On Wed, Nov 26, 2014 at 8:03 AM, Erik Moeller <erik@wikimedia.org> wrote:
On Tue, Nov 25, 2014 at 9:52 PM, Risker <risker.wp@gmail.com> wrote:
> I'm not going to opine on the decision that's being voted upon by Arbcom;
> I've been there, and ultimately the decision is based on the quality and nature
> of the evidence that people bother to present

Risker, I think your remarks are overall spot-on. I take your point
about any decision only being as good as the evidence which informs
it, but what I'm seeing happening in this case specifically goes
beyond that, IMO.

Just reading through the diffs and links in this case, it's hard for
me to see the proposed decisions as being based solely or ultimately
on the evidence presented. From my reading, there's a pretty visible
undercurrent here of babying an editor with a clear and unambiguous
history of toxic behavior. The best outcome ArbCom was able to muster
is apparently to give air cover to admins who enforce basic site
policy, as opposed to the ludicrous state of affairs where admins who
enforce civility policy are reverted by other admins and the
individual is openly declared to be "untouchable".

That this same individual is also on record ranting about a "feminist
agenda" and "alienation of male editors" while a topic-ban isn't being
seriously considered speaks volumes about the impact of the gender gap
on the set of shared beliefs and consciousness in our community. If
our community was majority-female, would such remarks be regarded as
conducive to neutral participation in a topic? If it was
gender-balanced, would they be?

I think inclusion is often about treating the same behaviors the same
way. If you imagined people switching roles in the case, would the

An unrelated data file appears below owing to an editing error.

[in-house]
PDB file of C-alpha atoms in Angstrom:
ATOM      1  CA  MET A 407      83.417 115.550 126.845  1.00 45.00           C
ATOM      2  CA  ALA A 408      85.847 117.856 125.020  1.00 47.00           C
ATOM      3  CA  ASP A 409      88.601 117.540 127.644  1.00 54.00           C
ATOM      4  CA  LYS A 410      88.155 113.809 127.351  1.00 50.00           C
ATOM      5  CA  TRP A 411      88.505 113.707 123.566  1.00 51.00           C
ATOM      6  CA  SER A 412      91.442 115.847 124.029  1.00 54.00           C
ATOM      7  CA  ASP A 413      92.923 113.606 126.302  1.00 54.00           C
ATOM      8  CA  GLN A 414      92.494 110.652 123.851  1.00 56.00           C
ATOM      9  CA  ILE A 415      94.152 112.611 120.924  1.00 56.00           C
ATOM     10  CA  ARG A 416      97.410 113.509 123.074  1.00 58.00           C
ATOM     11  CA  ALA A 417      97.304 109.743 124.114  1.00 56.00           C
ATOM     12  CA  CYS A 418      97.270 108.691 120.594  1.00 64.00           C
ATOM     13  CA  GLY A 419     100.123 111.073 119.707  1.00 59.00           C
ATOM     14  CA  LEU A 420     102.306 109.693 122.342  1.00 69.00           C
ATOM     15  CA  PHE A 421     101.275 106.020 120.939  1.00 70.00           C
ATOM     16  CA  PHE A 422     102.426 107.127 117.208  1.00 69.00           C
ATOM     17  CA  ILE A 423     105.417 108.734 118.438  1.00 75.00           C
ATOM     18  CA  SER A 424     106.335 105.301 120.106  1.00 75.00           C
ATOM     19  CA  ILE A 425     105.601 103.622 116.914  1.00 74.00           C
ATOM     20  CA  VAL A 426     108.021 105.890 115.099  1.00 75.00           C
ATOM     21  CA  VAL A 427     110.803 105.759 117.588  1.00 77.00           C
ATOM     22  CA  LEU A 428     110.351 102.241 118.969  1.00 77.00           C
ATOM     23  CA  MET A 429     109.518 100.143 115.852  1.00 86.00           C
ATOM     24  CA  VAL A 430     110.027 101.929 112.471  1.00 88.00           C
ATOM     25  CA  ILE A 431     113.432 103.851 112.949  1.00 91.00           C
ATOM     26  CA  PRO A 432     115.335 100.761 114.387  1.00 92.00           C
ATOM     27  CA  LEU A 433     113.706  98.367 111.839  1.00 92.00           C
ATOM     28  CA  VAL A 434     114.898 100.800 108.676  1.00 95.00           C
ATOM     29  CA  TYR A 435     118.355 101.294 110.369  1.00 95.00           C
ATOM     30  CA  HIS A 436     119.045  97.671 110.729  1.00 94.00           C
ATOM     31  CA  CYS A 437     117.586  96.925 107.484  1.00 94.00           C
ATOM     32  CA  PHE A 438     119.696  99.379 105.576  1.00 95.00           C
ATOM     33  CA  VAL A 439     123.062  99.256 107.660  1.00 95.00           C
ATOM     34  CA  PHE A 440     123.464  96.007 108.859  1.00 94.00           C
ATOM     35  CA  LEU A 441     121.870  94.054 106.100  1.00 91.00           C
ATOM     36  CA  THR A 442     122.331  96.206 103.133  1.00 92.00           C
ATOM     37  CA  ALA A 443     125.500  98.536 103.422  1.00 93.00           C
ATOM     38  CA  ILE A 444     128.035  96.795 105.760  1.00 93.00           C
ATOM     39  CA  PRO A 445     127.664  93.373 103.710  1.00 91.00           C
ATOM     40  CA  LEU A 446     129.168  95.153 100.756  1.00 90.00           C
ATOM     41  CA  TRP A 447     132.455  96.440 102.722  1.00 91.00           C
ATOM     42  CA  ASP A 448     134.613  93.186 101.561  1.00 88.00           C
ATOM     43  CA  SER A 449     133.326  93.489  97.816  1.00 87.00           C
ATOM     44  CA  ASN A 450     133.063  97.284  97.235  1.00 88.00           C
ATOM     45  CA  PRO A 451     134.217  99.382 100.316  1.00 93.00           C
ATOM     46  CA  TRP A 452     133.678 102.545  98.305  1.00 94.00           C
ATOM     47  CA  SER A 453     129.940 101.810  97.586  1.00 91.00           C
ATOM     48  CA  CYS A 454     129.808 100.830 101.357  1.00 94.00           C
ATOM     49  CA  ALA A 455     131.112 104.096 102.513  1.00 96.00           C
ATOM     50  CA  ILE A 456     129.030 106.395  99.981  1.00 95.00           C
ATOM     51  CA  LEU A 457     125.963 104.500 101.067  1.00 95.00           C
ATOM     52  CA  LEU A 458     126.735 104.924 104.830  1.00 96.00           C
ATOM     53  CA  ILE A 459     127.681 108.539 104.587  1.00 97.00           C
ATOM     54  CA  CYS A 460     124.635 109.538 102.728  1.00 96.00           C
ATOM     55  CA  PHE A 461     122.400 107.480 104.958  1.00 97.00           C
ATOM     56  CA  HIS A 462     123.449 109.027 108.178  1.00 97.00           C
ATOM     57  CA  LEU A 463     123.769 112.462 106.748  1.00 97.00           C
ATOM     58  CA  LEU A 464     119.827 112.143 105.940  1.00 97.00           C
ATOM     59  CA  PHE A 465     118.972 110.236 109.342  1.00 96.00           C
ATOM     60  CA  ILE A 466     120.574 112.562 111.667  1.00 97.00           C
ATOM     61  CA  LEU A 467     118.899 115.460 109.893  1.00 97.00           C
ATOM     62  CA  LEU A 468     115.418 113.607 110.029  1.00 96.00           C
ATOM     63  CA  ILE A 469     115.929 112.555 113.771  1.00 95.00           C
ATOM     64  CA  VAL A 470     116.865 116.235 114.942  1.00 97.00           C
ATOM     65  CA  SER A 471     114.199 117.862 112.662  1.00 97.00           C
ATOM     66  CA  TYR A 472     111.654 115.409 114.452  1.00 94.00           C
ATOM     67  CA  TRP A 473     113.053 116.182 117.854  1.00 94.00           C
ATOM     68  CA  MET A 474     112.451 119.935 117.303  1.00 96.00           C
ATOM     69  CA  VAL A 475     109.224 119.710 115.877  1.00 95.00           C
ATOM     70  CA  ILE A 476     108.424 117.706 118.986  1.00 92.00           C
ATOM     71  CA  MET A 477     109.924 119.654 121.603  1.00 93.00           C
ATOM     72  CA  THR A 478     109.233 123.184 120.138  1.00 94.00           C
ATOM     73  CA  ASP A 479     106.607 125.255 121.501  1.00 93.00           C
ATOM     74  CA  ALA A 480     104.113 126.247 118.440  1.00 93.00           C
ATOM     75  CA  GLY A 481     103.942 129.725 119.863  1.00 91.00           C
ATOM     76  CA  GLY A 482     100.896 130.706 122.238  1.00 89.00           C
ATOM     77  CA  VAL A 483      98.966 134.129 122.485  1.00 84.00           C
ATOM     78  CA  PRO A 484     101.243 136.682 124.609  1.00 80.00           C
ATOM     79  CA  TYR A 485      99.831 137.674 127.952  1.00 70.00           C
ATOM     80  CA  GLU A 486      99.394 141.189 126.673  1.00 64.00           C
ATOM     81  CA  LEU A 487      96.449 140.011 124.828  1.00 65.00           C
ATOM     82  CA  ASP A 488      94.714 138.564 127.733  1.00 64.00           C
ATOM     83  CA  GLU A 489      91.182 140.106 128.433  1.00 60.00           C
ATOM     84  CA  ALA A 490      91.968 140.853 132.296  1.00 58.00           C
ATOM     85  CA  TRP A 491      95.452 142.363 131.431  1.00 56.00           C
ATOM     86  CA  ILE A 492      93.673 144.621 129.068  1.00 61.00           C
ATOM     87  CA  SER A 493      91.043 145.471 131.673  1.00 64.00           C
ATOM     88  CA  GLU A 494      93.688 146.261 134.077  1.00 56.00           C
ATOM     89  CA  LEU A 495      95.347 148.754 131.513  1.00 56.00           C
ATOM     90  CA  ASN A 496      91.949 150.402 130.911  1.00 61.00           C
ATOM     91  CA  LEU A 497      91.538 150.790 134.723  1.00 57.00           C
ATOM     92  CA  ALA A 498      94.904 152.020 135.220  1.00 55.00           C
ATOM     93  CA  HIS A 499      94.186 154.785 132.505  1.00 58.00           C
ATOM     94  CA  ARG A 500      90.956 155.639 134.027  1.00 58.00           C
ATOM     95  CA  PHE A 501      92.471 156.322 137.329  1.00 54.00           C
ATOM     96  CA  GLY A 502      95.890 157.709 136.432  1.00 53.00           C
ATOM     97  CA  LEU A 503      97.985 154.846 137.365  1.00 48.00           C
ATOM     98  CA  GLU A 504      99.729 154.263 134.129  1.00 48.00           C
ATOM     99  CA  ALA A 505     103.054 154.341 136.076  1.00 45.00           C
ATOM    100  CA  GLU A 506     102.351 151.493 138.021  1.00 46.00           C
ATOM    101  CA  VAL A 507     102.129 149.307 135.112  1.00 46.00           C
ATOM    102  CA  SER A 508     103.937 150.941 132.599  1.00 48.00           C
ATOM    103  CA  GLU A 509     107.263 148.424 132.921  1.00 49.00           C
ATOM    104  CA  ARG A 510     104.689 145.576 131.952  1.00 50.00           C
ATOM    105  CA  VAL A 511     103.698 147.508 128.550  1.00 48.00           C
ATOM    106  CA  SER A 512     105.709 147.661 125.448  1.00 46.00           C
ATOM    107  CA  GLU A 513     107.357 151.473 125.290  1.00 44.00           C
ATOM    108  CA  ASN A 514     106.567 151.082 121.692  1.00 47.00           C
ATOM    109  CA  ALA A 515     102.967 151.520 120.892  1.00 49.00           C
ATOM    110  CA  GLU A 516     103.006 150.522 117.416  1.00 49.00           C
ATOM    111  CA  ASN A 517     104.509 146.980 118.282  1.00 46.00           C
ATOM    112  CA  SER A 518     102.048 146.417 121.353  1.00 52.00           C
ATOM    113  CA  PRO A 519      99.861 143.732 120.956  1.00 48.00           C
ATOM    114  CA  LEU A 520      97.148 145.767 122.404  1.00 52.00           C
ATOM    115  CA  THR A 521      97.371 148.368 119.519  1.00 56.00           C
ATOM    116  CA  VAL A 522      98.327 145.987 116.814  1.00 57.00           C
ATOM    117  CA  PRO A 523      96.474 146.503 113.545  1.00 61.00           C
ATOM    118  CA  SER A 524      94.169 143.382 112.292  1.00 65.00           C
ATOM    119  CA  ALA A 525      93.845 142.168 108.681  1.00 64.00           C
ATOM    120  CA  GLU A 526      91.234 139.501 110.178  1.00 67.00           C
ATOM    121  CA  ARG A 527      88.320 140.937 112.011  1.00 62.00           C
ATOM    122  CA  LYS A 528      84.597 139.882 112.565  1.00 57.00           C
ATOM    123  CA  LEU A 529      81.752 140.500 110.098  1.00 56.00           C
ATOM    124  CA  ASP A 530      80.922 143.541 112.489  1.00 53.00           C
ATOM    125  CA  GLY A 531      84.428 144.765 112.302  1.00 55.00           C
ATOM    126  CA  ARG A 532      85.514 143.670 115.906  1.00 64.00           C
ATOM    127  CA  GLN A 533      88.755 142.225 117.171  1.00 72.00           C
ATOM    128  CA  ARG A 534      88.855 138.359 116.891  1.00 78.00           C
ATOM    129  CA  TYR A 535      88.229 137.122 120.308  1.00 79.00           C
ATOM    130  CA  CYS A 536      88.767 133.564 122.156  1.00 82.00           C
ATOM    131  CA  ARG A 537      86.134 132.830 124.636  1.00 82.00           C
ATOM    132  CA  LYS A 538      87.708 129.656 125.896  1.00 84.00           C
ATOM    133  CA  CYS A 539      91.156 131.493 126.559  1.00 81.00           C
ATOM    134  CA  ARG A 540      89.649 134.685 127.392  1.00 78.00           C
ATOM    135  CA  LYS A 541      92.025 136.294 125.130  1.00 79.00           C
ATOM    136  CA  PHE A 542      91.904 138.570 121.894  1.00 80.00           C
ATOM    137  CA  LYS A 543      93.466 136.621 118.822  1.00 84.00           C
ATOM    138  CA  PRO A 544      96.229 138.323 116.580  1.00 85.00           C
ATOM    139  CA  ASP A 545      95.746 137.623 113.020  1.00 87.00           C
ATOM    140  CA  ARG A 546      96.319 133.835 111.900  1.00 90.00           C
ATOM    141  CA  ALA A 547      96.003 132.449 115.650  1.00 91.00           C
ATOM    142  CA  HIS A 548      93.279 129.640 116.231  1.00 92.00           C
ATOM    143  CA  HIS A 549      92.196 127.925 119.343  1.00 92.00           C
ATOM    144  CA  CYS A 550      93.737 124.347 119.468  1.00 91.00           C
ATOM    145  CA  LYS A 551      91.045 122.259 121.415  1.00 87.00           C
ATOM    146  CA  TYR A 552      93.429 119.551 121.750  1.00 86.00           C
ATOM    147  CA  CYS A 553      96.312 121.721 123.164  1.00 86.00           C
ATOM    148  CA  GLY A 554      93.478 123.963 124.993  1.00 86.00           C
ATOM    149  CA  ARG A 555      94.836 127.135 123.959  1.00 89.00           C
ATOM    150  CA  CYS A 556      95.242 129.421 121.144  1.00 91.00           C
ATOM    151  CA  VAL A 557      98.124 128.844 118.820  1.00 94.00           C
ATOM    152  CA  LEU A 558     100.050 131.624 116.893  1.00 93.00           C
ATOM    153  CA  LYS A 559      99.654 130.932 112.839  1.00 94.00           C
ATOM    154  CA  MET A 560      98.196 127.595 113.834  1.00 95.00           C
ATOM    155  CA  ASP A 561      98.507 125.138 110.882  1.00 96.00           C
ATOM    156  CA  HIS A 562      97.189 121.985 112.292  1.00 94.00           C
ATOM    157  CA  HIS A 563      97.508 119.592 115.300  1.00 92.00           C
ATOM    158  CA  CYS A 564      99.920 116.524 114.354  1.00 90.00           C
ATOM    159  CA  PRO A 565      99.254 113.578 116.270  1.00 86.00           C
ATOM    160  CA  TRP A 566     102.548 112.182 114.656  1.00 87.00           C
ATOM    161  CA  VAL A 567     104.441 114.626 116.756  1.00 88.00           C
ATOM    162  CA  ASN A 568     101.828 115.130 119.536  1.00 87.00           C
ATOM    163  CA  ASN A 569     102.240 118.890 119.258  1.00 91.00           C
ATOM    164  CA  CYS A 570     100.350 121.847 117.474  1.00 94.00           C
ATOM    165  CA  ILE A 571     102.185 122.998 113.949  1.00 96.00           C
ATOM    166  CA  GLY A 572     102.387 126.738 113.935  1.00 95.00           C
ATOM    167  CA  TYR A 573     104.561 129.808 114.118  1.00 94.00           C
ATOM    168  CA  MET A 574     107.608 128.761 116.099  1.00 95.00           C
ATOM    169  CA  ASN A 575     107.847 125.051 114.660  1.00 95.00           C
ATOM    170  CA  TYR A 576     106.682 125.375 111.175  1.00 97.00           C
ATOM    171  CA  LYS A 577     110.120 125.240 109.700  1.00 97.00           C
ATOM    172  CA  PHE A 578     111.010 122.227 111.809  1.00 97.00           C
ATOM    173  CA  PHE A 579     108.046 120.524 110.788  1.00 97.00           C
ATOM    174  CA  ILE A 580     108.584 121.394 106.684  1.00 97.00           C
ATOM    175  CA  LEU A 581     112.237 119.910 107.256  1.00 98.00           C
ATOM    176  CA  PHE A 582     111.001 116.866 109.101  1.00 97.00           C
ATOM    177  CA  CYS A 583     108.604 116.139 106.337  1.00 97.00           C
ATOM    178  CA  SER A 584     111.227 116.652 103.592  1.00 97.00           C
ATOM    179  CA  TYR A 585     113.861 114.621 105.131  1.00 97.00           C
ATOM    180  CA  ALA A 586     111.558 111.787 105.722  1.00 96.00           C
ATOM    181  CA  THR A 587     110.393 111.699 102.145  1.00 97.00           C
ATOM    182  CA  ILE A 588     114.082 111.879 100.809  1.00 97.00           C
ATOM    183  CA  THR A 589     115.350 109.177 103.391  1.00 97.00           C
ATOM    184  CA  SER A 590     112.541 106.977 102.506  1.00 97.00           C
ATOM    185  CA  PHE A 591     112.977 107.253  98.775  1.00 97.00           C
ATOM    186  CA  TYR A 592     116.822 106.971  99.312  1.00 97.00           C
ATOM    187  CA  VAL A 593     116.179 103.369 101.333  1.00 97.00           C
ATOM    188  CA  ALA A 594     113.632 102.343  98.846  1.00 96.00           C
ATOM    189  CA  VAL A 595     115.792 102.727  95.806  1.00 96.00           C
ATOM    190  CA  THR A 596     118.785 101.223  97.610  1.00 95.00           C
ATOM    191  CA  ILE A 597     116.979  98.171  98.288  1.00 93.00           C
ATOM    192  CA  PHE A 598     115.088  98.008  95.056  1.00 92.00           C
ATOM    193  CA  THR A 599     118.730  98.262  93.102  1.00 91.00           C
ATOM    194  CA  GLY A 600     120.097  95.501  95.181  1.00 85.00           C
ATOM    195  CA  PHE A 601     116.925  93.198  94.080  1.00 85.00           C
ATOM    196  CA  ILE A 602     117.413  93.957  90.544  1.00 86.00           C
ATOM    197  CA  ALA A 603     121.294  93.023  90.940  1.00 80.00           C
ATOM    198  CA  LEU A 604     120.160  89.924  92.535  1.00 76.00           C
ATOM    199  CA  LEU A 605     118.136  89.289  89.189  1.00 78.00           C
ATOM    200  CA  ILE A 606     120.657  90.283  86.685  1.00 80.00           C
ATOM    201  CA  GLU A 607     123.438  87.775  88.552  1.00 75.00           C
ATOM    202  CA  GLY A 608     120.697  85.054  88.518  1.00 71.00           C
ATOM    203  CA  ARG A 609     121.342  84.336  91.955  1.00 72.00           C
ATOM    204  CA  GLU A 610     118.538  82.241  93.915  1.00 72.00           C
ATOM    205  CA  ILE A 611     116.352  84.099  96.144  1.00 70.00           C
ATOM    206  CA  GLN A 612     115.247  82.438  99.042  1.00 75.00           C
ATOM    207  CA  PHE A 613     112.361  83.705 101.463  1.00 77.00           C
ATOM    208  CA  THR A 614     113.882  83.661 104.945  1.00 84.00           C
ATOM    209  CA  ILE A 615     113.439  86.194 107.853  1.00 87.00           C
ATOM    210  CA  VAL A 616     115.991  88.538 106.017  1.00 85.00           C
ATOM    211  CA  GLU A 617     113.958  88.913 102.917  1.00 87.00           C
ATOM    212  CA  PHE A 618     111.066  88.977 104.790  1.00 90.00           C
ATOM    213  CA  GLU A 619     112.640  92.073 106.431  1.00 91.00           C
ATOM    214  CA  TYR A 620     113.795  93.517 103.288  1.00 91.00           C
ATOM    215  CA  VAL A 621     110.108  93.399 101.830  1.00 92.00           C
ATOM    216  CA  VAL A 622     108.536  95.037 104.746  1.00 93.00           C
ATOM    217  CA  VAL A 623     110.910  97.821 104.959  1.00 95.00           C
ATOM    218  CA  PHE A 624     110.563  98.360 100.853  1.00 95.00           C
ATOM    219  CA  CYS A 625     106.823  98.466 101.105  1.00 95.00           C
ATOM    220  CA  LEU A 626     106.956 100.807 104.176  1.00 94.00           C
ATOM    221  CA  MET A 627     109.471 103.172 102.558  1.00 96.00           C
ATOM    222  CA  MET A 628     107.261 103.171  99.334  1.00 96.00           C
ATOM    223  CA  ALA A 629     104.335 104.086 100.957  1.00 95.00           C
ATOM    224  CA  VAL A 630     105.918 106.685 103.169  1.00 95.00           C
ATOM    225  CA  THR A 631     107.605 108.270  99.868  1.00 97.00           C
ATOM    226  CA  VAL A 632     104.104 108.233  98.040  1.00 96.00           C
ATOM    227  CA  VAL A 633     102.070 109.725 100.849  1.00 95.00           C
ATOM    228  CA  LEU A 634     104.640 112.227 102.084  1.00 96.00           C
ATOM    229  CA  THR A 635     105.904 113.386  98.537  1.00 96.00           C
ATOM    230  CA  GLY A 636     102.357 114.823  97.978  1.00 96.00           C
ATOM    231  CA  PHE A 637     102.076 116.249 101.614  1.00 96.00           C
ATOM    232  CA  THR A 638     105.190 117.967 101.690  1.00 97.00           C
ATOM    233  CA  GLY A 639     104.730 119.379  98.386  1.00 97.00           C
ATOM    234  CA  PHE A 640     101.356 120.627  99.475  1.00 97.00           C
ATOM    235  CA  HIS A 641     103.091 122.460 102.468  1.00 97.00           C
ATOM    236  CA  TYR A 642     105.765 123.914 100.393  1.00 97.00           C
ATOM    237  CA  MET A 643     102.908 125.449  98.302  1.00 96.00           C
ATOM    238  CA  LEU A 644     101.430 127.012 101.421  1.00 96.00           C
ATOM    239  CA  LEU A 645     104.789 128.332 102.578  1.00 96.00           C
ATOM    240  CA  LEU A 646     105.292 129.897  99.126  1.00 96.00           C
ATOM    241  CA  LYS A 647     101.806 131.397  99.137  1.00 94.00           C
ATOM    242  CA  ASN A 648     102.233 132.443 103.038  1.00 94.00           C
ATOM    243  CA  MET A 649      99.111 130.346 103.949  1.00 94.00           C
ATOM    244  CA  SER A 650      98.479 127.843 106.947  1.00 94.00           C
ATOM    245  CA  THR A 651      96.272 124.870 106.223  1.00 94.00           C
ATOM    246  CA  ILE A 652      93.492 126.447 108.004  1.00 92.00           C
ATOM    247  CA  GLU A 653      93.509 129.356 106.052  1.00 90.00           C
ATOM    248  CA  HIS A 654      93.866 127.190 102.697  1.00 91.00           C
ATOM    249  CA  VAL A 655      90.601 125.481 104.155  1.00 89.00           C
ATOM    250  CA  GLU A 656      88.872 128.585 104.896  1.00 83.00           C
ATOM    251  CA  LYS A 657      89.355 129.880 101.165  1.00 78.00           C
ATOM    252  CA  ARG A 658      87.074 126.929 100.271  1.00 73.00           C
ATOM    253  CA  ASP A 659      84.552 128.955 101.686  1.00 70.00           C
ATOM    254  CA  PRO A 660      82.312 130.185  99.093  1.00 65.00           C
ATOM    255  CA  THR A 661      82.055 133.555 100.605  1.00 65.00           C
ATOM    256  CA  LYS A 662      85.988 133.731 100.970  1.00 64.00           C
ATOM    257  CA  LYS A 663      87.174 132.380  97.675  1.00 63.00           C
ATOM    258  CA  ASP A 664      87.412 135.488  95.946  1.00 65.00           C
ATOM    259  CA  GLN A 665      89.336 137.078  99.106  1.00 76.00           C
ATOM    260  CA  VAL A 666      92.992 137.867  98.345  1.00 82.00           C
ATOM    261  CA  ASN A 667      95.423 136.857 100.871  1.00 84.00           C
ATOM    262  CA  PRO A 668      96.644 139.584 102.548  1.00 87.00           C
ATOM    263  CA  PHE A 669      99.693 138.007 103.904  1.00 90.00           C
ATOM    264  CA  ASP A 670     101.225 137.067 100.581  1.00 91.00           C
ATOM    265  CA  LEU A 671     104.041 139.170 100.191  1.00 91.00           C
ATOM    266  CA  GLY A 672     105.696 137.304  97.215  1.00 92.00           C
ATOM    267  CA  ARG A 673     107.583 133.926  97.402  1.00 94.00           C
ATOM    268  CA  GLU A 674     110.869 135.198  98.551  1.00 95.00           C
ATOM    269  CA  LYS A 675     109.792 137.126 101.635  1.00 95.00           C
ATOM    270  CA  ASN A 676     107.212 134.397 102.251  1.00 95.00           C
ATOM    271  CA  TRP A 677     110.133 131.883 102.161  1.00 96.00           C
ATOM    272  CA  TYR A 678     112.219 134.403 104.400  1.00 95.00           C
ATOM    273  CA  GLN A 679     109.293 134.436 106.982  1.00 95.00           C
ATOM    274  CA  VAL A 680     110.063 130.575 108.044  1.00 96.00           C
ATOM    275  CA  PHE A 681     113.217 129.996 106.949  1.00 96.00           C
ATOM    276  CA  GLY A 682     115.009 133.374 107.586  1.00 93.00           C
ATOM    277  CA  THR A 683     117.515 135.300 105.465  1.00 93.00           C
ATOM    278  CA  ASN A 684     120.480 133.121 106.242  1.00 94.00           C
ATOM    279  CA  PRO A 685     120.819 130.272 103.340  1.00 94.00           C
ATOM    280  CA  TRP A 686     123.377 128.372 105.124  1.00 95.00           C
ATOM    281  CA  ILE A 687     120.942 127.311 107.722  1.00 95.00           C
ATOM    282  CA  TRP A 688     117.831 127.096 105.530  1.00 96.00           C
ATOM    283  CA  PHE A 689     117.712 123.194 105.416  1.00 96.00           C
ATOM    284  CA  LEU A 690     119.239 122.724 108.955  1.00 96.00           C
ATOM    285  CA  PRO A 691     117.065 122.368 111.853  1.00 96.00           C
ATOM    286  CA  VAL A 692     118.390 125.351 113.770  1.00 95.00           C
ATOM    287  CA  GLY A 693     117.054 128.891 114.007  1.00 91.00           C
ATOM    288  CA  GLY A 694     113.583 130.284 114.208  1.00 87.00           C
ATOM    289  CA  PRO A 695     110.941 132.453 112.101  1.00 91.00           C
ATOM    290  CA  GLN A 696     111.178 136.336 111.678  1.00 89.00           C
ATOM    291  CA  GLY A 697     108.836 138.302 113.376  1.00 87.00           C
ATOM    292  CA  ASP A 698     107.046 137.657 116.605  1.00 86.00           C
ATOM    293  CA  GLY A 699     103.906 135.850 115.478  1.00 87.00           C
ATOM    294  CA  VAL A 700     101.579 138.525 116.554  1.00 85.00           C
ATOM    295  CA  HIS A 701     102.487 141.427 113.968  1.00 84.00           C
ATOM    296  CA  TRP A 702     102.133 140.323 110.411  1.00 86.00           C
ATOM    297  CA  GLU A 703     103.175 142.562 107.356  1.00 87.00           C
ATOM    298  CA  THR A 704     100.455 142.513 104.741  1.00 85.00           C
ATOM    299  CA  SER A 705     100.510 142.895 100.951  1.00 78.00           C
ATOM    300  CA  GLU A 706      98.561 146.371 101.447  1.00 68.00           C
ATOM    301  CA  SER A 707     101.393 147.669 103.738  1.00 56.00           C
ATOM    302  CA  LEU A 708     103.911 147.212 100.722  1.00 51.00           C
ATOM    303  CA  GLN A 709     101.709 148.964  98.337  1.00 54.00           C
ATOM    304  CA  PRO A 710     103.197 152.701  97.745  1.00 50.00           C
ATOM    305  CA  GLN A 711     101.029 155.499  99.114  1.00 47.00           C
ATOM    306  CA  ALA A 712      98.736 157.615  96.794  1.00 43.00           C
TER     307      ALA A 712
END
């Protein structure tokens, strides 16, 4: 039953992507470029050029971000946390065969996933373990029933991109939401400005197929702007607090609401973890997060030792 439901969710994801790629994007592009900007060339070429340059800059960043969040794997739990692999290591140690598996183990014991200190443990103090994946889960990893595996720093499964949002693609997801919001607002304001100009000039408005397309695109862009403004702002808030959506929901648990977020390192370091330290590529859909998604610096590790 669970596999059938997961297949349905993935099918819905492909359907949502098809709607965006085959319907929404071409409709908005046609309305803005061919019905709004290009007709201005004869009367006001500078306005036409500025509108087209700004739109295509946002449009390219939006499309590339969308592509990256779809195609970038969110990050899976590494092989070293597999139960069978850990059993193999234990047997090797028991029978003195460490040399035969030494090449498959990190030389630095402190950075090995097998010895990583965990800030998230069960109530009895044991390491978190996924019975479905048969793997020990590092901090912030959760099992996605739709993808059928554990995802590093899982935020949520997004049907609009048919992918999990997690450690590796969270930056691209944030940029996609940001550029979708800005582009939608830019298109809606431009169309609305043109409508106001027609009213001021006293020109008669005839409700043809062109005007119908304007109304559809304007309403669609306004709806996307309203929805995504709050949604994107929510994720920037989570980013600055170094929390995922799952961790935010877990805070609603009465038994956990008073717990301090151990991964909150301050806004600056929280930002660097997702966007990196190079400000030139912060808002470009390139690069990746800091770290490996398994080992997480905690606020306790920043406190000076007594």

sanctions remain the same? From my understanding of some of the
history here, it seems more likely that one particular contributor who
is anti-social to the point of toxicity is being protected by an old
boys club in the community, and ArbCom's weak enforcement approach is
simply an institutional reflection of that bias.

As with any institution implicitly acting in accordance with biases
that exist in the larger community it serves and from which it
constitutes itself, these biases are expressed more explicitly and
openly in informal venues, such as user talk pages. But I see in this
case the trappings of an evidence-based approach, not the reality.


That's a slightly simplistic summary, eliding the fact that Eric C. is also very often non-toxic, and has a long history of collaborating in a very professional and respectful manner with many diverse women editors to bring a large number of articles to good or featured status. 

A good number of those women spoke up for him on the Proposed Decision talk page. And even more women took issue with the way the gender gap is often framed here. 

Note also that when Eric spoke of alienating male contributors, this was in the specific context of affirmative actions (which even those proposing them warned carried a risk of provoking a backlash). Two arbitrators had the decency to oppose that finding of fact based on the omission of that context. 

I do think the arbitrators should revisit Newyorkbrad's idea of a GGTF topic ban for Eric. (Generally, Newyorkbrad's comments in this case were spot-on for me throughout.) I did find some of Eric's contributions to the GGTF pages were excessively argumentative and confrontational, and not helpful. But I am very glad he is not getting banned.

I do regret seeing the ban for Carol pass.  

Again, I would encourage people to set up their own Gendergap discussion site and blog off-wiki ... and also to listen to those women who spoke up in the case who feel that the current framing of the Gendergap issue does not represent them.

And since I am posting here, let me remind everyone again that we still do not seem to have the gender split from the 2012 editor survey. We have had excuses, promises and silences from the Foundation on this, but no data. 

What was the gender split in the 2012 survey? Donor money paid for this survey. Why is the information still not available, over two years after the survey ran? 

It should be a really easy question to answer: x% female, y% male.